Today on the EV Universe:
- The new charging infra policy of the UK which took me way too long to go through and write up.
- E-vans are cheaper than diesel ones.
- Tesla's stock split, Nikola delivers, Lotus shows its Hyper SUV.
- A bunch of electrifying videos to watch.
2,015 words this week, which should take you around 9 minutes to read.
This week's newsletter also somehow got more geared towards Europe. I'll be sure to get the rest of the
world Universe back in the mix in the Pro newsletter and next week too.
PS! Our last week's newsletter can now also be seen on the InsideEVs portal (link). I'm happy about that feature and we'll put up today's issue there too.
Hope you're having a good one.
Welcome to the
The UK is Taking Charge
I don't know if it's because I'm rather close to the United Kingdom (about a $19 Ryanair flight away) or is it true that the 2030 ICE ban has made the country move way faster than others.
And, although locals might disagree (do you, our 153 UK readers?), you can see from afar that there's also a lot of real-thought-through policy gearing towards EVs, at least compared to laggards around where I live.
This is one of these policy efforts.
The UK government, specifically the Department of Transport, published its EV infrastructure strategy, called Taking Charge. Here's the:
For a lot of these insights. I rely on my good source from the UK, Tom Riley, who writes the weekly The Fast Charge newsletter. I recommend subscribing here to join the British EV info-field. And no, he doesn't know I'm shouting him out here. Surprise!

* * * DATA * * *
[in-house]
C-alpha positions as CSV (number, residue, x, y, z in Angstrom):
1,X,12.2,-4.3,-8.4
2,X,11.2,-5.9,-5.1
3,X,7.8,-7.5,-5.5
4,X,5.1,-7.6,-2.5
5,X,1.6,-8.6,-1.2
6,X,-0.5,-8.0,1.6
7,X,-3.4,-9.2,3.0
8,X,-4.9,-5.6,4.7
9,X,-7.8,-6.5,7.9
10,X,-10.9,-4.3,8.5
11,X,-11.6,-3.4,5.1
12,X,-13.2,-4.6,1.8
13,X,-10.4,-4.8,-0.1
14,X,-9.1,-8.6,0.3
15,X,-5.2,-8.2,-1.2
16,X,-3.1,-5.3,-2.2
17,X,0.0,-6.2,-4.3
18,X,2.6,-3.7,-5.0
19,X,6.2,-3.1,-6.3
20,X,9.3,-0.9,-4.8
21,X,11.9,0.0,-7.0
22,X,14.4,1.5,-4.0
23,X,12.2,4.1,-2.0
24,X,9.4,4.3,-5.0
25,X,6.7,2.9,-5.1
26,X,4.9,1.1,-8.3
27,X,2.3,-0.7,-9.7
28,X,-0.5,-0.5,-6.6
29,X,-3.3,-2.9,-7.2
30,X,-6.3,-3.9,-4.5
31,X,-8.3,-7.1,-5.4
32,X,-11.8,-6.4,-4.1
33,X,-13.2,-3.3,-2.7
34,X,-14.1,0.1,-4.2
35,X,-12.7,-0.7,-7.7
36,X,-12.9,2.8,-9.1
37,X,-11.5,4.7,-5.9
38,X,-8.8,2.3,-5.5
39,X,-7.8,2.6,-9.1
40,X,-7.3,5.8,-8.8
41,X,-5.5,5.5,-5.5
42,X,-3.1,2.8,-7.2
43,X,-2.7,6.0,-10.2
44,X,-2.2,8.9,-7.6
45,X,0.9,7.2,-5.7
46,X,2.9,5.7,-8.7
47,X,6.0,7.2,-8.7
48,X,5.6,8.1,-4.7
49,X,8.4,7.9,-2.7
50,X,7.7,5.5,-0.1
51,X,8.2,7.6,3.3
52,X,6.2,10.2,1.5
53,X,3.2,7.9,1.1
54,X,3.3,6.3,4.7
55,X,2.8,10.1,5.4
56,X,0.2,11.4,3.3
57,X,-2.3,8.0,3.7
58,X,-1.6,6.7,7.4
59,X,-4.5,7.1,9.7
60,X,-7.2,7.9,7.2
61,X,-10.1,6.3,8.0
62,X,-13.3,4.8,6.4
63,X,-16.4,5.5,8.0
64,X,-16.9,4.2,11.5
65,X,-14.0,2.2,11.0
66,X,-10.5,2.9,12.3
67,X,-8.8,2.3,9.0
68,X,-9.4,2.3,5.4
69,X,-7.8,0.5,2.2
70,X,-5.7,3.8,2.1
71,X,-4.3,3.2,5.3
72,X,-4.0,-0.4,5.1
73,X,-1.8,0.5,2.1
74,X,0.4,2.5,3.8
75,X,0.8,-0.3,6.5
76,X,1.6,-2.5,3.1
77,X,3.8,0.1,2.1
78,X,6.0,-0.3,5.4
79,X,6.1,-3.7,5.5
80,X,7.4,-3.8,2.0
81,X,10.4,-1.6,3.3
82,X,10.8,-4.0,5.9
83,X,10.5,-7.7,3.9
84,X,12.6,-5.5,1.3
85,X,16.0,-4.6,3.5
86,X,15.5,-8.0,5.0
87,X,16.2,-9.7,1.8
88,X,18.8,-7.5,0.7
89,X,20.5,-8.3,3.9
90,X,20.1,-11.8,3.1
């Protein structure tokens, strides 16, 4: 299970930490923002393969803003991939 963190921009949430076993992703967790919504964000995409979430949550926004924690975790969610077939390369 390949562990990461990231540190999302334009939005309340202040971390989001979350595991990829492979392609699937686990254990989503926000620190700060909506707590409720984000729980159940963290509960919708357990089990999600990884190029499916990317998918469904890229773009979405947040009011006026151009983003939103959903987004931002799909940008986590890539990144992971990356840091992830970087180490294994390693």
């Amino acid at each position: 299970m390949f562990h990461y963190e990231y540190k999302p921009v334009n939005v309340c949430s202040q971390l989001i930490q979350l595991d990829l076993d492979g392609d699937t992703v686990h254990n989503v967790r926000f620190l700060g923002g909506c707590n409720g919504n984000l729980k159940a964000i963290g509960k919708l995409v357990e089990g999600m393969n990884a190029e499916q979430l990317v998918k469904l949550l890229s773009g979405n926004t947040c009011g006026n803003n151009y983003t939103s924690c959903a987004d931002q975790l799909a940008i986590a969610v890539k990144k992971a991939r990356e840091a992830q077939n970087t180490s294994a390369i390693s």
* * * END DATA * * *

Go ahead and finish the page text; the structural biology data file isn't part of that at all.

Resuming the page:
This is how the public charging locations vary in the UK currently:
Here are some takeaways from the strategy:
- The 2030 vision is to "remove charging infrastructure as both a perceived and a real barrier to the adoption of EVs".Good mission statement: ✓
- £1.6B ($2.1B) committed towards UK's charging network, hoping to reach over 300,000 public chargers by 2030, 10x what it is now.
- Significant support focused on those without access to off-street parking, and on fast charging for longer trips.
- £500M for public chargers, including £450M to the LEVI fund that boosts projects like EV hubs and on-street charging. I'm planning to look into the different on-street charging projects soon to learn, lots of innovations I've seen in the UK.
- Pledge to address any barriers that private sectors might have, like local councils delaying planning permission & high connection costs (!).
Legally binding standards (rules) are set for charging operators:
- They need to meet 99% reliability standards for 50kW+ chargers by 2024. (uptime!)
- Use a new 'single payment metric' so people could compare prices across networks.
- Standardize the payment methods for charging, so people don’t have to use a multitude of apps.
- People will need to be able to get help and support if they have problems with a charger.
- All chargepoint data will be open, people will be able to locate chargers more easily.
- Remember Kate's problem with bp pulse I wrote about last week? Well, this shouldn't happen now...
"The Government’s policy is for a market-led rollout" and other notes on the report make it rather clear that the infra strategy relies heavily on private leadership that should make the charging networks work and expand with the help (and rules) of the government.
Also, local authorities seem to be empowered and seen as the leadership of the program, especially through the Local EV Infrastructure Fund.
Now, bp pulse has done a great move and announced its own £1B ($1.31B) investment into developing the charging network over the next 10 years, which the government happily shared along with its own infra plan. Good marketing?